Weeping Willow

October 5, 2011
By Jestie BRONZE, Thornton, Colorado
Jestie BRONZE, Thornton, Colorado
1 article 0 photos 0 comments

Favorite Quote:
Never take life seriously; no one makes it out alive anyway...

Willow, a woman in her mid-thirties, gazed down fondly at her garden. Plants of all types littered her yard, but only the most beautiful were allowed to seat themselves in the colorful patch that was her garden. A well-kept white fence separated her orderly yard from the wild forest of Macashnea.
As she gently stroked the silky yellow peddle of one of her Japanese Lilies, a sigh escaped her lips. Her life was peaceful, and she (as well as her family) were perfectly healthy and in good wealth. Of course, being human, there was still one thing her heart desired despite her perfect life. What her heart desired was a Shym Fern to be the prize of her garden.
Shym Ferns were rare and it was said that the only way to obtain one was to please a god or goddess by doing them a favor. It was a pale blue fern with dark purple ends; a lone, crimson flower bloomed in the center of the plant, keeping it together. The flower had six thick peddles that faced the sky, twisting together and having their thinner, golden tips come out of said twist in the shape of a star. It was indeed a beautiful plant that was the source of Willow’s fantasies.

Willow stared at the half-goat, half-man god in front of her. She had prayed to him, well, more precisely, any god that would listen, in hopes of striking up a deal and gaining a Shym Fern. He had answered her call, agreeing to help as long as she had something to offer in return. Her hands grew clammy and she swallowed nervously as a problematic thought went through her mind. What could she, a human, have to offer a god?

“Aw, young Willow. I understand that you yearn for a Shym Fern, yes? Well, I shall grant you the seeds to that majestic plant in return for a favor. You see, it is getting harder for me to, ehh… communicate with Nymphs, as they seem keen on fleeing. I am well aware of the fact that you, a nature loving women who has lived here for many years, are trusted by most Nymphs around here and I would like you to spread noble word of me to them. Do we have a deal?” Pan asked when he finished his explanation. Willow nodded eagerly. Grinning, Pan dropped a small sack of seeds into her petite hands before dancing away, playing his flute. “I expect word of me to be spread by the time those bloom!” his voice echoed as he disappeared into the trees. Willow released a breath she hadn’t realized she had been holding and grinned, racing home giddily.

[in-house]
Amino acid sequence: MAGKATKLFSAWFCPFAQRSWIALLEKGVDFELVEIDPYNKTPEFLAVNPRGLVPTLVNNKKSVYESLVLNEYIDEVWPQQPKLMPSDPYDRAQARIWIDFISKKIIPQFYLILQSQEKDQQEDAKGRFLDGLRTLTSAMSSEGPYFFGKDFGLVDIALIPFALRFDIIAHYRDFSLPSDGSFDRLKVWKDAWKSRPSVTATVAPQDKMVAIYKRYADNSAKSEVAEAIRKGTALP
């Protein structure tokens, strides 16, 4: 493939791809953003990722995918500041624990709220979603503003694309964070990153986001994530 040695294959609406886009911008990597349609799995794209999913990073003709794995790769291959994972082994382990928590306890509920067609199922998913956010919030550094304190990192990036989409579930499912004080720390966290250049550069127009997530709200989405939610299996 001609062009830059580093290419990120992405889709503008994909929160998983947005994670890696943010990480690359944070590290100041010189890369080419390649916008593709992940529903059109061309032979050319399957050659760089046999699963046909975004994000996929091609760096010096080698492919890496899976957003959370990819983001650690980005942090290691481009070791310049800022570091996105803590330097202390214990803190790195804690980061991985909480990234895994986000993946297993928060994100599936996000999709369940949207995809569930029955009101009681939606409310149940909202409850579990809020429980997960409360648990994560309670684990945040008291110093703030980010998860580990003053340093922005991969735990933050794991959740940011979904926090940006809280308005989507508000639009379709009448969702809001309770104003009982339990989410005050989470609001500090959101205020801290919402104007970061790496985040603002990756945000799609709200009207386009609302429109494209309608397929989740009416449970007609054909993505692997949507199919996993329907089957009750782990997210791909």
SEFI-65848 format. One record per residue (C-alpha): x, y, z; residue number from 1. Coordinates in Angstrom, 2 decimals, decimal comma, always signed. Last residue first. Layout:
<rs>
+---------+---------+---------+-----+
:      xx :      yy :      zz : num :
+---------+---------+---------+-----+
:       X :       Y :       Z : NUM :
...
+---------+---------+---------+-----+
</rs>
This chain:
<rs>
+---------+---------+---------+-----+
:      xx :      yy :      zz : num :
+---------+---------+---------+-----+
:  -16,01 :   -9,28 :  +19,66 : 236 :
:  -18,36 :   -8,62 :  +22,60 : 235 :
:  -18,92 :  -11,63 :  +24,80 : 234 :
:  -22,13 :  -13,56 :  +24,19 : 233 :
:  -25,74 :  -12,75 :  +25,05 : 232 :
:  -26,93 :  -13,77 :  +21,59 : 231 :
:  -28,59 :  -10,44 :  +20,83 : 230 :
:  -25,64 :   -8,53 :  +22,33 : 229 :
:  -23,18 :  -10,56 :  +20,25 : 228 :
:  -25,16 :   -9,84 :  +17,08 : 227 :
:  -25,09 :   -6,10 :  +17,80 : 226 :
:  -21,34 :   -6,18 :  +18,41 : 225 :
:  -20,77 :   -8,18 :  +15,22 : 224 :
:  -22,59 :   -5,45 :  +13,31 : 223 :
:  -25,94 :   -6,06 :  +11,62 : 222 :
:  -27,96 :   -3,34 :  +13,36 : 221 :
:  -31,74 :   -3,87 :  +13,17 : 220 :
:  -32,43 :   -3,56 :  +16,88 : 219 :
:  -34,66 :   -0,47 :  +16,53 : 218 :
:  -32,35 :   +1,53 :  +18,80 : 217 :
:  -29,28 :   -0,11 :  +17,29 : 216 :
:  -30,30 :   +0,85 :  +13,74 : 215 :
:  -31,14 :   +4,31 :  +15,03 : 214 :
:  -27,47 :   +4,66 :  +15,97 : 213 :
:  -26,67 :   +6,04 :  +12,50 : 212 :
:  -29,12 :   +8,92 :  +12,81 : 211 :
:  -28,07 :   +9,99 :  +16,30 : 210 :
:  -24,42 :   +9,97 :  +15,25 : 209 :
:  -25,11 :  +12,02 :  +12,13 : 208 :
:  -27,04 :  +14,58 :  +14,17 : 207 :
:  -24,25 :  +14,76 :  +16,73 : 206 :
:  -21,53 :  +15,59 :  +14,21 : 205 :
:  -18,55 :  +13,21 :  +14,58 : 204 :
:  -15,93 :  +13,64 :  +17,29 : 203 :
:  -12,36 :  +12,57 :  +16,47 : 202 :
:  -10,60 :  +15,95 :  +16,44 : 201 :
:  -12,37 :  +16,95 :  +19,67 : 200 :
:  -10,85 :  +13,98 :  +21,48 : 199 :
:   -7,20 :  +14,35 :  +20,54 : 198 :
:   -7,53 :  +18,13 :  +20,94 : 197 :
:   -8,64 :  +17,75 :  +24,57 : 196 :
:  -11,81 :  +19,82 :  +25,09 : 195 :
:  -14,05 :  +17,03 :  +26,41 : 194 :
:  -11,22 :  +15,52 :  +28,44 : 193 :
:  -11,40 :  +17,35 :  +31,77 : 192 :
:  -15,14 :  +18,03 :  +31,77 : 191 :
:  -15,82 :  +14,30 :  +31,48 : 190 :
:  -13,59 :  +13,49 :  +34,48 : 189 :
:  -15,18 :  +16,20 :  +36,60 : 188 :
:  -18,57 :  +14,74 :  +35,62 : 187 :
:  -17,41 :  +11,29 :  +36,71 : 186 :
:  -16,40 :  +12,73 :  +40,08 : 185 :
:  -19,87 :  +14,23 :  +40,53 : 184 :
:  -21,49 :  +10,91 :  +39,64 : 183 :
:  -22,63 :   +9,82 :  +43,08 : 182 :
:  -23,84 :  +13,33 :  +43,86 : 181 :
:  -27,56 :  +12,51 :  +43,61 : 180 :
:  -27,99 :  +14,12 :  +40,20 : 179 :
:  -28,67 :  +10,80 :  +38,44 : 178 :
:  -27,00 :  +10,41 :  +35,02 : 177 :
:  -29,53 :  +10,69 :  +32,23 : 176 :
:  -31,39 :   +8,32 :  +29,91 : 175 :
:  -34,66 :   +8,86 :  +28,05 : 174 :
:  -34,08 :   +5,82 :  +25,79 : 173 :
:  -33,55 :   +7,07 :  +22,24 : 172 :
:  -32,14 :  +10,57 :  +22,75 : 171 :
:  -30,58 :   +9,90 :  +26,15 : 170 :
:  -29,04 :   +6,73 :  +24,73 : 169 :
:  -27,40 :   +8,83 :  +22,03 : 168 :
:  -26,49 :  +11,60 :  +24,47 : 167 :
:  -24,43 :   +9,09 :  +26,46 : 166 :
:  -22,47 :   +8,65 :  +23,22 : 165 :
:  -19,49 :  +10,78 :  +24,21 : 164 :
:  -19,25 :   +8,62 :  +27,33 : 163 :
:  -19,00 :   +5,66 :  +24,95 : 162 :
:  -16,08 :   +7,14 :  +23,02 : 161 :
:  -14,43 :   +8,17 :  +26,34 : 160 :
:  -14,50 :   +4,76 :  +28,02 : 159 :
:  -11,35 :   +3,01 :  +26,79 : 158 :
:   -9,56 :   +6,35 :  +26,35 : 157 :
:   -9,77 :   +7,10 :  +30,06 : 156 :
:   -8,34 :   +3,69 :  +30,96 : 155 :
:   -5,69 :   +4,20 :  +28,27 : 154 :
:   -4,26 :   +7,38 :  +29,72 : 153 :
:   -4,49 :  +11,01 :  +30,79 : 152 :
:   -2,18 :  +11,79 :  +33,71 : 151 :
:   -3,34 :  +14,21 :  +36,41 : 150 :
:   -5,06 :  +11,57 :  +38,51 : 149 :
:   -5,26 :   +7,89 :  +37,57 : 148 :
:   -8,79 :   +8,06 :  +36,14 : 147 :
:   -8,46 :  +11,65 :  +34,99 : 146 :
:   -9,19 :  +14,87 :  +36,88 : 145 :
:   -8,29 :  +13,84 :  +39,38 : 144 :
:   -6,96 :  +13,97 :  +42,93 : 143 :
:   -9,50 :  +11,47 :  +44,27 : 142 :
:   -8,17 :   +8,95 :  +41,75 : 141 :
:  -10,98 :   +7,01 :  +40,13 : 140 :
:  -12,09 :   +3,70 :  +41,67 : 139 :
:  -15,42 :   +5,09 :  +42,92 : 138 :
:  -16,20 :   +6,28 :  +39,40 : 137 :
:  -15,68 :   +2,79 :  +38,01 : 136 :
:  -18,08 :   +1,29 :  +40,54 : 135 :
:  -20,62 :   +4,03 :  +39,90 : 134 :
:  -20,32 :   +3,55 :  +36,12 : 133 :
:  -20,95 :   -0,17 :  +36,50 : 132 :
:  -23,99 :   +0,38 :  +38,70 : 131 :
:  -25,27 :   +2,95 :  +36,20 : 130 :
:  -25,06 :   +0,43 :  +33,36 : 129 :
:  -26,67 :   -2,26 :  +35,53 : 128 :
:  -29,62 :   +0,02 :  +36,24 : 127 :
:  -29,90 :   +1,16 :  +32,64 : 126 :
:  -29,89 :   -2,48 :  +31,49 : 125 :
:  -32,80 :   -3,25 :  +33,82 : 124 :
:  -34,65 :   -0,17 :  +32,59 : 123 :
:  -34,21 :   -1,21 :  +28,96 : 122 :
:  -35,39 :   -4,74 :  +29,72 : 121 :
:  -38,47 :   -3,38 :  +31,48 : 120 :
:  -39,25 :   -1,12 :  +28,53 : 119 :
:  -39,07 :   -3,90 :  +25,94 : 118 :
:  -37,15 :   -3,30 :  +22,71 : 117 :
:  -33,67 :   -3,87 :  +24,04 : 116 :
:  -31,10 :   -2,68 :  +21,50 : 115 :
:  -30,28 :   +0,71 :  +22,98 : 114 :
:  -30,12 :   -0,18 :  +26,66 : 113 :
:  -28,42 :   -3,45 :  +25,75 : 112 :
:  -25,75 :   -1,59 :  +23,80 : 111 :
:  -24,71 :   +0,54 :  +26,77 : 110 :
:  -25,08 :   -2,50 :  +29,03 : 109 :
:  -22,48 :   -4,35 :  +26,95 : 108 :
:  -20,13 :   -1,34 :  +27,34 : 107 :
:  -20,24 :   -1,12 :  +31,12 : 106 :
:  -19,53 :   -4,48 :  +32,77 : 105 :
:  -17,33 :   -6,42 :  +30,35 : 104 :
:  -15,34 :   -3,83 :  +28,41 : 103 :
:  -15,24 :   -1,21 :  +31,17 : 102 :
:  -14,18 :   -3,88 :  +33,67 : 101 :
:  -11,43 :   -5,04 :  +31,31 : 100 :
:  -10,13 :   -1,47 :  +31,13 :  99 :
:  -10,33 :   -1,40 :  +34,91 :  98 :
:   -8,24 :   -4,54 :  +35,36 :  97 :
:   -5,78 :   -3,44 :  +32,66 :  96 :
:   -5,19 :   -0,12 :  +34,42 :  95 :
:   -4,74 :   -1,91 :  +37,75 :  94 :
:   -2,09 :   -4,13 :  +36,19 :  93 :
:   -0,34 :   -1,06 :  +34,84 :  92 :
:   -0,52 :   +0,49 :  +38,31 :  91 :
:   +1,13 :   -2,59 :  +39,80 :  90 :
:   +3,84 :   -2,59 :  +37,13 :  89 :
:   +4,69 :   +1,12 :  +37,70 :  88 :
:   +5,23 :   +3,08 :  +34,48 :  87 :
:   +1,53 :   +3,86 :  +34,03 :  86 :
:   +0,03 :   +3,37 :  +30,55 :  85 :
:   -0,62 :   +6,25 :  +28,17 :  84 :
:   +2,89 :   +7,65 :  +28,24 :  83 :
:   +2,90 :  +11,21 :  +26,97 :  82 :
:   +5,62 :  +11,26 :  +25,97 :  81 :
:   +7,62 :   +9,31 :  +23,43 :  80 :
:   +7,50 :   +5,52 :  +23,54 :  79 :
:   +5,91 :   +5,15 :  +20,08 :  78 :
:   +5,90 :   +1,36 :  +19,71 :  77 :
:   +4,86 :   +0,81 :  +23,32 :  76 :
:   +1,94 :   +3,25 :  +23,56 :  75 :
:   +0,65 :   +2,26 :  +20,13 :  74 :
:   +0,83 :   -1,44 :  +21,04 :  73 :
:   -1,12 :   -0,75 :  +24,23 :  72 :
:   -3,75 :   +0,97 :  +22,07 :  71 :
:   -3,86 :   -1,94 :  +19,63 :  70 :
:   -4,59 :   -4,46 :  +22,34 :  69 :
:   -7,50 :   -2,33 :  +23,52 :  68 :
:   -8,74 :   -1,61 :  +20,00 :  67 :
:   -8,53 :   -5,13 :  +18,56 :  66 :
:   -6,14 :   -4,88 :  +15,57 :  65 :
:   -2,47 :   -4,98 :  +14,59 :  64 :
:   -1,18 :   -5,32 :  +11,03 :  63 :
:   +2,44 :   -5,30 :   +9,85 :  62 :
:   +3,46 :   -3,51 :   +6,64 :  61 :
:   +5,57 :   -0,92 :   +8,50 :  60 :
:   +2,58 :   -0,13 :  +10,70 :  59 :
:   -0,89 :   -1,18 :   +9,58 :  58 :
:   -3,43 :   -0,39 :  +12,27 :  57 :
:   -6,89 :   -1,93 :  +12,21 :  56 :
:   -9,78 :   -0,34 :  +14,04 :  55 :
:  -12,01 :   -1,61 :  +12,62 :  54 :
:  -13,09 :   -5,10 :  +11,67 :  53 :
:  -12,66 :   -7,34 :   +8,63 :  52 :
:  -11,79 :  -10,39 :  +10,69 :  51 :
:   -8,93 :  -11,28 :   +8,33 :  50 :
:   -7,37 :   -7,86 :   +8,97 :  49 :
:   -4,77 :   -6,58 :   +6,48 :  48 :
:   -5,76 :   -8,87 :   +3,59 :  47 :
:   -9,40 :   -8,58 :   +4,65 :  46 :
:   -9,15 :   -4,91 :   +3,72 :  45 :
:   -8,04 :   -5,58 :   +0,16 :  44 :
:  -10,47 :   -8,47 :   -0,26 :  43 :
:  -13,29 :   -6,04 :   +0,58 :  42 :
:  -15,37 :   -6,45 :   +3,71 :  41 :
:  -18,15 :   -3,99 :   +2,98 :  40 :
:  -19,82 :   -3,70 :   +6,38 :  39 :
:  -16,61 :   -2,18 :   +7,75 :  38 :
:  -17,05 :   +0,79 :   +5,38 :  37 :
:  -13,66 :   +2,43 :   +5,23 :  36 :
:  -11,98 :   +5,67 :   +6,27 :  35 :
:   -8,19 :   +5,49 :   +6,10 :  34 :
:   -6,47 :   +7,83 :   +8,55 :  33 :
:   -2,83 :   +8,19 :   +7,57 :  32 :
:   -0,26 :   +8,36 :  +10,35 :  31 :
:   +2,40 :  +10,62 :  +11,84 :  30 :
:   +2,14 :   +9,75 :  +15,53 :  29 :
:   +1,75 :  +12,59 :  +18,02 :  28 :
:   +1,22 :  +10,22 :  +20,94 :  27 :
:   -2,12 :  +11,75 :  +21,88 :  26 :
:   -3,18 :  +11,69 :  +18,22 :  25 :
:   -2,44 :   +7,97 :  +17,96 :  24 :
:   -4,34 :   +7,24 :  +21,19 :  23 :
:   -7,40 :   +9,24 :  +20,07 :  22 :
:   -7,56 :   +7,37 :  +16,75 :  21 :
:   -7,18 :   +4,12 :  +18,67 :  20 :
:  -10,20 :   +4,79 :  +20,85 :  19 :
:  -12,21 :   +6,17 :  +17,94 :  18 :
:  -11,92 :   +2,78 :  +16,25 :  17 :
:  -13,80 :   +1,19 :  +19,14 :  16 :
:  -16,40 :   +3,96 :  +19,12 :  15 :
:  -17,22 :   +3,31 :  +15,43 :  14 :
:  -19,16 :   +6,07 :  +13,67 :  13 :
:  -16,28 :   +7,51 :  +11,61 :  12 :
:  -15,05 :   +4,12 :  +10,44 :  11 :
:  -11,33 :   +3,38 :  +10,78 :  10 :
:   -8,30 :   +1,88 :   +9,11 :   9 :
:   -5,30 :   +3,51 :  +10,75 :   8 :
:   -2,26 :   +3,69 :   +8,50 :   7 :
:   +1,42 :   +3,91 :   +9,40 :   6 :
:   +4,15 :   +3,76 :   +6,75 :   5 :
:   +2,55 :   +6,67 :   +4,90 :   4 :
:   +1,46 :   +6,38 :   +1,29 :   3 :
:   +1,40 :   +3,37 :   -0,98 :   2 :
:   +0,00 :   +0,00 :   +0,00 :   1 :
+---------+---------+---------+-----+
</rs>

“Mommy!” her 7-year-old son, Aspen, exclaimed upon her return, racing towards her and tackling her with a hug. Steadying herself, she returned the sign of affection. His green eyes sparkled as he excitedly told her about his trip into Morimura, a village on the outskirts of the forest they lived in. She listened to her unruly black hared, lightly tanned son and smiled softly when he would flail his arms energetically in an attempt to explain something interesting he saw. However, she had her own story to tell and was quick to make that point when he finished his story. His eyes widened in amazement and wonder as the story was told, often asking questions like the curious boy he was. Her husband, Rhoe, came up behind her and wrapped his strong arms around her waist. He, too, listened to her tale with interest.

Willow had forgotten her part of the deal as she took extra care of her garden. She made sure that the sprouting Shym was safe at all times. Even when her friend, Wave, a water Nymph, came over she would neglect to spread noble word of the nature god. In fact, she spited him. She had heard that he was a flirting god who pursued Nymphs with no shame. Her encounter, despite granting her, her lifelong desire, did not prove those false and she refused to help lure her friends into such a trap. Besides… what he didn’t know wouldn’t hurt him.